...serving the 4-legged members of the GTA for over 15 years!
Dr. Paul Rosenberg & Dr. Craig Landry 416.231.2487
...adding years to life and life to years...
pets in motion animal chiropractic
the best care of your pets
Can Hip Dysplasia be Prevented? Any or all of these may help.
Chiropractic when young. Animal chiropractors treat dogs with misaligned and poorly moving (subluxated) hips, pelvis and vertabrae. This leads to altered movement patterns, joint angles, ranges of motion and muscle tone that affect the hip. It is reasonable to suggest that subluxations can lead to altered hip joint function and thus dysplasia. Therefore it is reasonable that early chiropractic intervention to attempt to prevent the laxity and subsequent dysplasia. Pelvic and spinal misalignment can often cause a functional short leg, strained, tight and weak hamstrings and gluteal, and strained hip flexor muscles. This can cause a change in the movement pattern leading to laxity in the hip joint. This poorly controlled motion putting abnormal forces on the soft cartilage is often the start of the spiral down into dysplasia.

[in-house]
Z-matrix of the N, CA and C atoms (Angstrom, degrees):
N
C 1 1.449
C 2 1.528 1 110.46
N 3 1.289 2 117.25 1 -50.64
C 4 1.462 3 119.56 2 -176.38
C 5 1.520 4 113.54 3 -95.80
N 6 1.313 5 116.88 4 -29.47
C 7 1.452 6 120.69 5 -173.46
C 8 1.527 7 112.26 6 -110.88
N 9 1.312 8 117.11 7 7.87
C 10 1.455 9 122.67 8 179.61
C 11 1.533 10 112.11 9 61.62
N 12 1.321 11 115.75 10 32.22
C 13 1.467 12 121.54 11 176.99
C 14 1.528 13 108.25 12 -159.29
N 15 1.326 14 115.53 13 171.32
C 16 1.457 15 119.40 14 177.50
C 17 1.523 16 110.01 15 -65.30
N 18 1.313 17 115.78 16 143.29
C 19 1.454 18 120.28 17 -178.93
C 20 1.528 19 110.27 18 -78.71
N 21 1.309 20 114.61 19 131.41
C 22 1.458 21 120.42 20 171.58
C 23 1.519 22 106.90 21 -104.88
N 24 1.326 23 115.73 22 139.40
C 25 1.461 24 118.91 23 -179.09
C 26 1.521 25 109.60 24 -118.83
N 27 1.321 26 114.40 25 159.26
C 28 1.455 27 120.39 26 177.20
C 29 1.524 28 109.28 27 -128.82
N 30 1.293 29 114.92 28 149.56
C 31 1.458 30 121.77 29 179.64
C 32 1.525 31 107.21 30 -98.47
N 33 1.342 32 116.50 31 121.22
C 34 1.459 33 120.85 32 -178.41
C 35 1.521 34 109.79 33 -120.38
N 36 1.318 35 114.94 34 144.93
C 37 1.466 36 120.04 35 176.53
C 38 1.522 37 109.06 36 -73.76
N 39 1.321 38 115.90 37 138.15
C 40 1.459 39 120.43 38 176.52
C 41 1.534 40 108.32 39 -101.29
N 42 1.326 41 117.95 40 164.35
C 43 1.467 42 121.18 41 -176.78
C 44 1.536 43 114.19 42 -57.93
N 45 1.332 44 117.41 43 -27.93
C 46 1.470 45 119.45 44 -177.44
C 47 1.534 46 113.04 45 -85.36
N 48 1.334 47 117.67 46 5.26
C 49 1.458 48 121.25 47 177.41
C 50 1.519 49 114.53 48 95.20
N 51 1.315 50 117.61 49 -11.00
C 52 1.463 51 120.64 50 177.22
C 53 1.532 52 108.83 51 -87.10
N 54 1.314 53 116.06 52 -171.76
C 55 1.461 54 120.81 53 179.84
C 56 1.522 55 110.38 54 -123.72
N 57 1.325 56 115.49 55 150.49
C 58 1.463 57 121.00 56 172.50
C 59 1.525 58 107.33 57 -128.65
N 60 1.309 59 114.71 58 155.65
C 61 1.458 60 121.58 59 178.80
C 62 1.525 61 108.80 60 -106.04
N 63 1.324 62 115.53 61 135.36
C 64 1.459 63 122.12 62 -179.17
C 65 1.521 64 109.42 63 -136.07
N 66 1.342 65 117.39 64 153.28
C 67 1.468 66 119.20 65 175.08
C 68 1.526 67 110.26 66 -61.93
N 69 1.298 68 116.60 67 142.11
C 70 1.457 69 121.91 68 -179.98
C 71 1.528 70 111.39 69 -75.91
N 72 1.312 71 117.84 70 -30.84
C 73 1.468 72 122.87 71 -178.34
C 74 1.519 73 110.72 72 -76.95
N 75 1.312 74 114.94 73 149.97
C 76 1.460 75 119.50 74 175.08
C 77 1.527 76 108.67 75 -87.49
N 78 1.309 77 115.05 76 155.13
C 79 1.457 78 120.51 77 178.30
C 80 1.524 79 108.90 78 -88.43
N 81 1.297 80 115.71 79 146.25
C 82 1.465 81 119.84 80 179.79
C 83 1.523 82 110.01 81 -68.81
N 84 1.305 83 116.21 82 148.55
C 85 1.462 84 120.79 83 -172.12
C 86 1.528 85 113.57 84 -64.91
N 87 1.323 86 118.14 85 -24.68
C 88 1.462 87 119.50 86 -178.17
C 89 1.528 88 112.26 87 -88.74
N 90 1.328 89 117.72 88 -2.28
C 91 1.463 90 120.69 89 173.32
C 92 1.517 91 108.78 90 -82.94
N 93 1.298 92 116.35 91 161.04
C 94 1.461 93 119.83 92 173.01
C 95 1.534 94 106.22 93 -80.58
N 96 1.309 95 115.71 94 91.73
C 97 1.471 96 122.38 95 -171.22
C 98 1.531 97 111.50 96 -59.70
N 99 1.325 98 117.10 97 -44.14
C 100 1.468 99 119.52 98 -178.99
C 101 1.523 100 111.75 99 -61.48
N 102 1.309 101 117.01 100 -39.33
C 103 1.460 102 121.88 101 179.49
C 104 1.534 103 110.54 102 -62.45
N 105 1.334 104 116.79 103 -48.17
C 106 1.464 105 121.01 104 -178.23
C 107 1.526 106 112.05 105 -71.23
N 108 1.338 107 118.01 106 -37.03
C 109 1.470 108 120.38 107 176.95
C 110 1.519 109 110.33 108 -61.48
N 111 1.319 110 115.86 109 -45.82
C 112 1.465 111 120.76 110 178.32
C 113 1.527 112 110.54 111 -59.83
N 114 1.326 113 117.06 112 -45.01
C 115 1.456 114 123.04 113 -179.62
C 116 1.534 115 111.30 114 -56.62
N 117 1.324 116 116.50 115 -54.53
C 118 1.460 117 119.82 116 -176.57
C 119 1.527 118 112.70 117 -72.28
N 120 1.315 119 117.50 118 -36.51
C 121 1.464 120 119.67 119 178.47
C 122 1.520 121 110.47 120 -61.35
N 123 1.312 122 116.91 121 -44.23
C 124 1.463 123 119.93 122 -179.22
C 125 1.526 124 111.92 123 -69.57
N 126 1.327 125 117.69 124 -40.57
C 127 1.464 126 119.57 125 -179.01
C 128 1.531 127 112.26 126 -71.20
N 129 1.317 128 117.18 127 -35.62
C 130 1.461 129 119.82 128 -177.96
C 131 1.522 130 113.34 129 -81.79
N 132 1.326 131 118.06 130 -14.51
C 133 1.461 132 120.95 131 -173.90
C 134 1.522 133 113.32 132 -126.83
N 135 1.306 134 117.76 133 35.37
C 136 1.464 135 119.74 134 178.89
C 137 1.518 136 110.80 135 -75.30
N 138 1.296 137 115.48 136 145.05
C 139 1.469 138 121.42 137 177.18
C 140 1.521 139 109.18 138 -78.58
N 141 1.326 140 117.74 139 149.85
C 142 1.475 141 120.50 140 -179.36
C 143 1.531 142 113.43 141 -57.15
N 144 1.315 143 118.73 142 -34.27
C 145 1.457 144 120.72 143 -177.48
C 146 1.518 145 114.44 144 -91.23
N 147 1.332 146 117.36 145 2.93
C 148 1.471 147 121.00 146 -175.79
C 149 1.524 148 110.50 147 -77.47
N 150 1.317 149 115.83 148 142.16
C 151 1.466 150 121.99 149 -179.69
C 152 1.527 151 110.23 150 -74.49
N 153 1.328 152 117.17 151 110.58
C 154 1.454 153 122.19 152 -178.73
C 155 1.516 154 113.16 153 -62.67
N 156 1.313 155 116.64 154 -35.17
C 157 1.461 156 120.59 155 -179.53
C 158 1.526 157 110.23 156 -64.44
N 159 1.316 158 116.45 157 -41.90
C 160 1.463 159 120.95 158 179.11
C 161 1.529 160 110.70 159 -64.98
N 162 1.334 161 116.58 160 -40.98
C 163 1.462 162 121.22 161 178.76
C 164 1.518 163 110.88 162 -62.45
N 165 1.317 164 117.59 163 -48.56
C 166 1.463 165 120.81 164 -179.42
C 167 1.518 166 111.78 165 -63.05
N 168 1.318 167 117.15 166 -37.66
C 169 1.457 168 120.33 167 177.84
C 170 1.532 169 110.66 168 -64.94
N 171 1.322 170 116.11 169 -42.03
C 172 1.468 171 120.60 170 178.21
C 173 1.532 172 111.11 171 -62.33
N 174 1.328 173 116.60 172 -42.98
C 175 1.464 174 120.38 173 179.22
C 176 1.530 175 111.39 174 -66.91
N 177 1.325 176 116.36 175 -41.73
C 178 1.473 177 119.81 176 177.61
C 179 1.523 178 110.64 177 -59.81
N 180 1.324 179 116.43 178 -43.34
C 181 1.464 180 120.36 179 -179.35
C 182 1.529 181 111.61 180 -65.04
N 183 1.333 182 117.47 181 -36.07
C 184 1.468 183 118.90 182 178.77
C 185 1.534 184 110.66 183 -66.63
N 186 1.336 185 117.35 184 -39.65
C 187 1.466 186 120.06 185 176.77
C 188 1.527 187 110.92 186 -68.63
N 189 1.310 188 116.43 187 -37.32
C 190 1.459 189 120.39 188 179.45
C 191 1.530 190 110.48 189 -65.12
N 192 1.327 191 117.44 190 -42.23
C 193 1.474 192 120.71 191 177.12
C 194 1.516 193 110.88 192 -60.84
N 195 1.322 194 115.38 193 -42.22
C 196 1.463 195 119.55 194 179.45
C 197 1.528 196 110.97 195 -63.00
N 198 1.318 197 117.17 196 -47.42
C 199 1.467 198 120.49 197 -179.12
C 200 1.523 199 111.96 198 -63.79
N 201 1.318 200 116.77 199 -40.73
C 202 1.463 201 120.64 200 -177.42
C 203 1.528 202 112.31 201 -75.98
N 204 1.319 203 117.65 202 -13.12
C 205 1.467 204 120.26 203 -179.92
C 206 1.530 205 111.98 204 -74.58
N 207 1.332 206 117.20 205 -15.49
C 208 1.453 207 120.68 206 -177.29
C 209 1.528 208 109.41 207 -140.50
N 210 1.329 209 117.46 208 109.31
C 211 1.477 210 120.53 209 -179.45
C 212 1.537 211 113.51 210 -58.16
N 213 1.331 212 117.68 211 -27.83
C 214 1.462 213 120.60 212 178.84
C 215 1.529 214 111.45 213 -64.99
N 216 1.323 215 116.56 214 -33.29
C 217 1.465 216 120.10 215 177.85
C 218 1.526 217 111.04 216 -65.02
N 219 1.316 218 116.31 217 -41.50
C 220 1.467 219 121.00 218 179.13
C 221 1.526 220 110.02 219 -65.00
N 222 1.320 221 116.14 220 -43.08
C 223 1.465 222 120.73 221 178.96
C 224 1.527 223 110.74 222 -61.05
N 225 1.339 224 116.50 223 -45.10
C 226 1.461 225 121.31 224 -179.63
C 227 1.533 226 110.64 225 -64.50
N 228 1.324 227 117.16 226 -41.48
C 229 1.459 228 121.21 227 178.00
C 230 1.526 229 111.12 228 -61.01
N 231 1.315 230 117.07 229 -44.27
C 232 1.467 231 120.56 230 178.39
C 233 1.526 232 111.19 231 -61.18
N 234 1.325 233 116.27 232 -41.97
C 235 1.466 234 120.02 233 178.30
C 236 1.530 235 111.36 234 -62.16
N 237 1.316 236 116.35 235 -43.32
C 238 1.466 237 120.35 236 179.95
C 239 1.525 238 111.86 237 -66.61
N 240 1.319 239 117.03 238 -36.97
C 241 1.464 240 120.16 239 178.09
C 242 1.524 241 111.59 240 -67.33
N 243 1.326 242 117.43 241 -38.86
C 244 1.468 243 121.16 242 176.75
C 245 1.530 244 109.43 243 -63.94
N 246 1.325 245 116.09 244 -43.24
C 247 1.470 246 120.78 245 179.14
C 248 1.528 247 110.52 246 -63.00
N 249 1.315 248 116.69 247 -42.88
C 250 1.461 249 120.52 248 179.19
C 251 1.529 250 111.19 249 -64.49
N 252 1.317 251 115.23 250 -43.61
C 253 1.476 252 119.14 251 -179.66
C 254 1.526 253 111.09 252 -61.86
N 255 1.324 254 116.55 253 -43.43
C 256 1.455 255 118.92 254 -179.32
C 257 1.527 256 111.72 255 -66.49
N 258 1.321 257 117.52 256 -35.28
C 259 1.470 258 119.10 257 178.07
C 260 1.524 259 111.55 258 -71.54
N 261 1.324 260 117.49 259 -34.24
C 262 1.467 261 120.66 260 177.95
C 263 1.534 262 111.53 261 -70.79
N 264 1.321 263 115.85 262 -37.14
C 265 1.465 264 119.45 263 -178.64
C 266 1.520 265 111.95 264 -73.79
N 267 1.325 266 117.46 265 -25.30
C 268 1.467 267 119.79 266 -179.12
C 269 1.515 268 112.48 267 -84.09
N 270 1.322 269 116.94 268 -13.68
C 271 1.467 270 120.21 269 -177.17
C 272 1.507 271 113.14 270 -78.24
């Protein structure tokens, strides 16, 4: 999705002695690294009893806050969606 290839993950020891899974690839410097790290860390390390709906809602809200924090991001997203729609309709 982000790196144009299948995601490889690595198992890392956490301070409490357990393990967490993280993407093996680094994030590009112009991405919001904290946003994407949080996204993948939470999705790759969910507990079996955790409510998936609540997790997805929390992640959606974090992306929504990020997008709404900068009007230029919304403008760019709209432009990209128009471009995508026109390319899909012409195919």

Chiropractic when old. Most dogs with hip dysplasia also develop limited hip extension in the coxo-femoral joint. They still try to run and this forces excessive extension into the pelvic joints and lumbar spine. The chronicity of these spinal problems usually causes spinal degeneration and spondylosis. Often the spinal problem irritates the nerves, and those nerves go to the hip area, so you end up with weakness due to the hip dysplasia and due to a spinal problem causing a compressive spinal neuropathy/myelopathy. The nerve problem often causes muscular atrophy and increases the hip instability. If the hips are weak and sore, they shift their weight bearing and propulsion to the front limbs, which causes problems up front, too. All older dogs with hip dysplasia need spinal care for these compensations.
Limit exercise especially jumping exercises like frisbee until mature. But do exercise the dog to increase rear end musculature, like moderate occasional off-leash running (nothing repetitive like fetch) and swimming. At 3 months old limit walking to two, twenty minute walks a day, preferably on slightly rolling terrain. At 4 months of age increase the pace but keep the duration to twenty minutes. At 5 months of age increase distance to about two miles. At 6 months keep the distance at about two miles but add more varied terrain, hills, trail, side slopes and a little jumping and some stairs. At eight months gradually increase the exercise to two walks of one hour per day. Always exercise to tolerance - if the puppy wants to stop, then stop.
Weight management. A slightly calorie limited diet early in life slows growth and thus delays the amount of force on the immature hip joint until after the joint is turning to bone. Puppies on a slightly calorie controlled grow more slowly but attain the same size as puppies allowed to eat freely.